Mandolin pick for injured hands can be great help when you suffer an issue with your hand(s). People with hand injuries can not properly hold the pick, or hold it for a long time. The questions that these people usually ask are:
- What are the available alternatives?
- What is the difference in using a thumb-pick compared to a flat-pick?
- Is tone affected from thumb-picks?
Let’s try to answer them one-by-one.
Please note that this article was inspired by a thread in Mandolin Cafe forum and was written in order to make the information accessible to more people facing injuries. Nevertheless, not all injuries or hand problems are the same, so what has worked for others may not work for you. The good point is that almost all options are cheap (2-10 USD), so feel free to experiment with a mandolin pick for injured hands, till you find a solution you are happy with.
Mandolin pick for injured hands – Available options
The available options seem to be:
Description from their site: Strum ‘N Comfort Picking Systems ® focuses exclusively on creating comfortable, functional stringed instrument picks. Designed by and for players to facilitate the maximum amount of technical flexibility.
ProPick tries to reduce the amount of grip strength required to hold the pick.
Marketing Description: A two-in-one combo thumb pick and flat pick. The heavy plastic pick is riveted to a metal thumb clasp, the angle of the pick can be adjusted.
FRED KELLY BUMBLE BEE TEARDROP PICK
Marketing description: The distinctive black and yellow Bumble Bee is a state-of-the-art, fully adjustable combination flat and thumb pick designed and built by Fred Kelly. Its unique design makes it user-friendly, easily adapted to your individual playing style. The blade is made of delrin.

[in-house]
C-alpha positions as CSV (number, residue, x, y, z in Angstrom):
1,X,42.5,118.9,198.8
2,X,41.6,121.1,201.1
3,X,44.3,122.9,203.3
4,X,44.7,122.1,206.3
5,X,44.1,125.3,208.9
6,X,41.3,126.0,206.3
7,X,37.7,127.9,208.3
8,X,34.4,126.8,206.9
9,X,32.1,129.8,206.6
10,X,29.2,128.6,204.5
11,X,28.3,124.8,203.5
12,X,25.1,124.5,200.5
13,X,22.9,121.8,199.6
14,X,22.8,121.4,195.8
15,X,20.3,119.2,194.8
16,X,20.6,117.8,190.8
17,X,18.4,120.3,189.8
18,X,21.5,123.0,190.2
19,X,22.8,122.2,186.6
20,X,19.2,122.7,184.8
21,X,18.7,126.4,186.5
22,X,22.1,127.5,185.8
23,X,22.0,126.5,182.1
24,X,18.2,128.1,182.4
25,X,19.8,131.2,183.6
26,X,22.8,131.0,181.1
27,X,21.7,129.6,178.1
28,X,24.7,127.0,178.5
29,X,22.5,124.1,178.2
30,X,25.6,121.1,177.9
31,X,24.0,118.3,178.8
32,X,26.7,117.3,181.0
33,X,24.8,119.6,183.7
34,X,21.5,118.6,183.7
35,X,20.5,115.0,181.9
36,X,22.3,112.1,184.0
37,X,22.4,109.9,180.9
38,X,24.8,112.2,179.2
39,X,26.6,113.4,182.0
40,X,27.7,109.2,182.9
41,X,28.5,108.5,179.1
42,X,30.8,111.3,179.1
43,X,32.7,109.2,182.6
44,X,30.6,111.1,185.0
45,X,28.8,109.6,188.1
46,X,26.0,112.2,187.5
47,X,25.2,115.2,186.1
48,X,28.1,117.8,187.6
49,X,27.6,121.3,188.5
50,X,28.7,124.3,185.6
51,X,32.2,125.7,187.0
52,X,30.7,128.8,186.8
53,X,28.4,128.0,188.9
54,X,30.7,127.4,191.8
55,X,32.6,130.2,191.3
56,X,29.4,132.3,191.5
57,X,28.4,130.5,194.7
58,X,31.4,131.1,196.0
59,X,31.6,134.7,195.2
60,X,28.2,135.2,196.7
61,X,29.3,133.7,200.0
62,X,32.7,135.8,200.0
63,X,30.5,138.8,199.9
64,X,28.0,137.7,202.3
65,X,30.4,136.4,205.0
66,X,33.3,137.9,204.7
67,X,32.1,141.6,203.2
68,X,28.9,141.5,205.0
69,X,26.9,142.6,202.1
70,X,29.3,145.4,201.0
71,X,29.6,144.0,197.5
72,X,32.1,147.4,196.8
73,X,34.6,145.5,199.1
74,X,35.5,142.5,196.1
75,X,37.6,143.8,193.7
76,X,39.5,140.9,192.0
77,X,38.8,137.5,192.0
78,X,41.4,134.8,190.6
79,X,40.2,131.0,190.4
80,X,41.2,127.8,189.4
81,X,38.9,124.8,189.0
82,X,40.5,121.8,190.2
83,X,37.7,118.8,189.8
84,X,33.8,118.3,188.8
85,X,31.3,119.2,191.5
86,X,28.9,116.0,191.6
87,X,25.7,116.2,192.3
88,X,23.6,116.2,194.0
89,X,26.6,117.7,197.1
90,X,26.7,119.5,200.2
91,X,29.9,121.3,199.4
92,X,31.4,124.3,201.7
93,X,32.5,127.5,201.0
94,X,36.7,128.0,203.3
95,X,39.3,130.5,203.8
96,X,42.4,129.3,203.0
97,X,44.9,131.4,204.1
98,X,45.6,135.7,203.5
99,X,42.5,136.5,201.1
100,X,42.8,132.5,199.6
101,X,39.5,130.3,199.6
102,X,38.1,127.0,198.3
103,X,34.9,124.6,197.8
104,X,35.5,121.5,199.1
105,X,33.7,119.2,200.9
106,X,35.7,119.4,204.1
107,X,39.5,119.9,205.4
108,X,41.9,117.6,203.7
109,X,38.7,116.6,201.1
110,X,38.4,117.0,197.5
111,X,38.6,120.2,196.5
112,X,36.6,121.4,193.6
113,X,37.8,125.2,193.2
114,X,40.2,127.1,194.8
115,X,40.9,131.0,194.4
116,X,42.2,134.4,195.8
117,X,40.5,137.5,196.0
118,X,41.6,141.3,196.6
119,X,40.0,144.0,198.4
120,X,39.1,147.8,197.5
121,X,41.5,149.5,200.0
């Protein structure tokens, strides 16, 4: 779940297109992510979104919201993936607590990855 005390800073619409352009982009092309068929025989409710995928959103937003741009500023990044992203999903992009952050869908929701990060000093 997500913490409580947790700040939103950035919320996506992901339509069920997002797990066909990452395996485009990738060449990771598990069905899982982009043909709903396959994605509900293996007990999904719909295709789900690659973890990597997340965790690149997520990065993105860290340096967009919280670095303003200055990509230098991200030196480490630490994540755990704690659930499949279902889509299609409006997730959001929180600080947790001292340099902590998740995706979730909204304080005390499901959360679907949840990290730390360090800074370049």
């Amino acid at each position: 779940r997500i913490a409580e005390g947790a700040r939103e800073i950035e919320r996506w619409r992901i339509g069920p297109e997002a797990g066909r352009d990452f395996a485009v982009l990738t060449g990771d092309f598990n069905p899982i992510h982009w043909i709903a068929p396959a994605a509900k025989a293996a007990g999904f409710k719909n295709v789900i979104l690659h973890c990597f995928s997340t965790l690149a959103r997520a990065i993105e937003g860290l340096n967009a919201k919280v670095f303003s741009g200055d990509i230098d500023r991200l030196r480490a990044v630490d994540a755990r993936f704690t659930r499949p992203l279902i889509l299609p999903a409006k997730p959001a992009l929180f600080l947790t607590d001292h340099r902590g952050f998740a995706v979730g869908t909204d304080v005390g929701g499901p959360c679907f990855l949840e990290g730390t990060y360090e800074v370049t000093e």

BCT-JDL was designed by JD Crowe and constructed to his very exacting specifications. It is constructed using a custom designed stainless steel band and a 50/1000 of an inch(1.25mm) thick BlueChip pick. They are are laser etched, professionally machined, and hand beveled to create the best thumb pick available.
How does a thumb-pick compares to a flat pick?
- Thumb picks obviously work well in keeping the pick on your thumb.
- They may feel awkward when alternate picking.
- The thumb joint now becomes a possibilty to produce notes (for specific products).
- A thumbpick is not going to work for most people. It can work if you adapt to it or have reason to.
- They can be relaxing, since you don’t need to grip the pick very much.
How Tone is Affected
As control can be more difficult when compared to flat picks, practice is needed not to overpower double stops.
I have just been given an Octave mandolin.( I am currently learning 5 string banjo.) I dont have a lot of music experience and looking for some instruction. Your site came up searching for Octave. Should I just do mandolin lessons with my Octave or do you recommend getting a mandolin.?
Hi Brett and Merry Christmas,
I do not see any reason why you should not start mandolin lessons using an octave mandolin. Strings are the same (G-D-A-E) as the mandolin, so you will not have any difficulty reading tabs.
The only issue you may face is that due to its bigger size (octave is longer than the mandolin) you may find it difficult to play some chords or play fast.
I remember when I first started, I did my first lessons using a mandolin but soon the maestro gave me the octave although I was only 10 years old.
So go for it but I predict that you may end up with two instruments. An octave and a mandolin!
Good luck and enjoy the journey!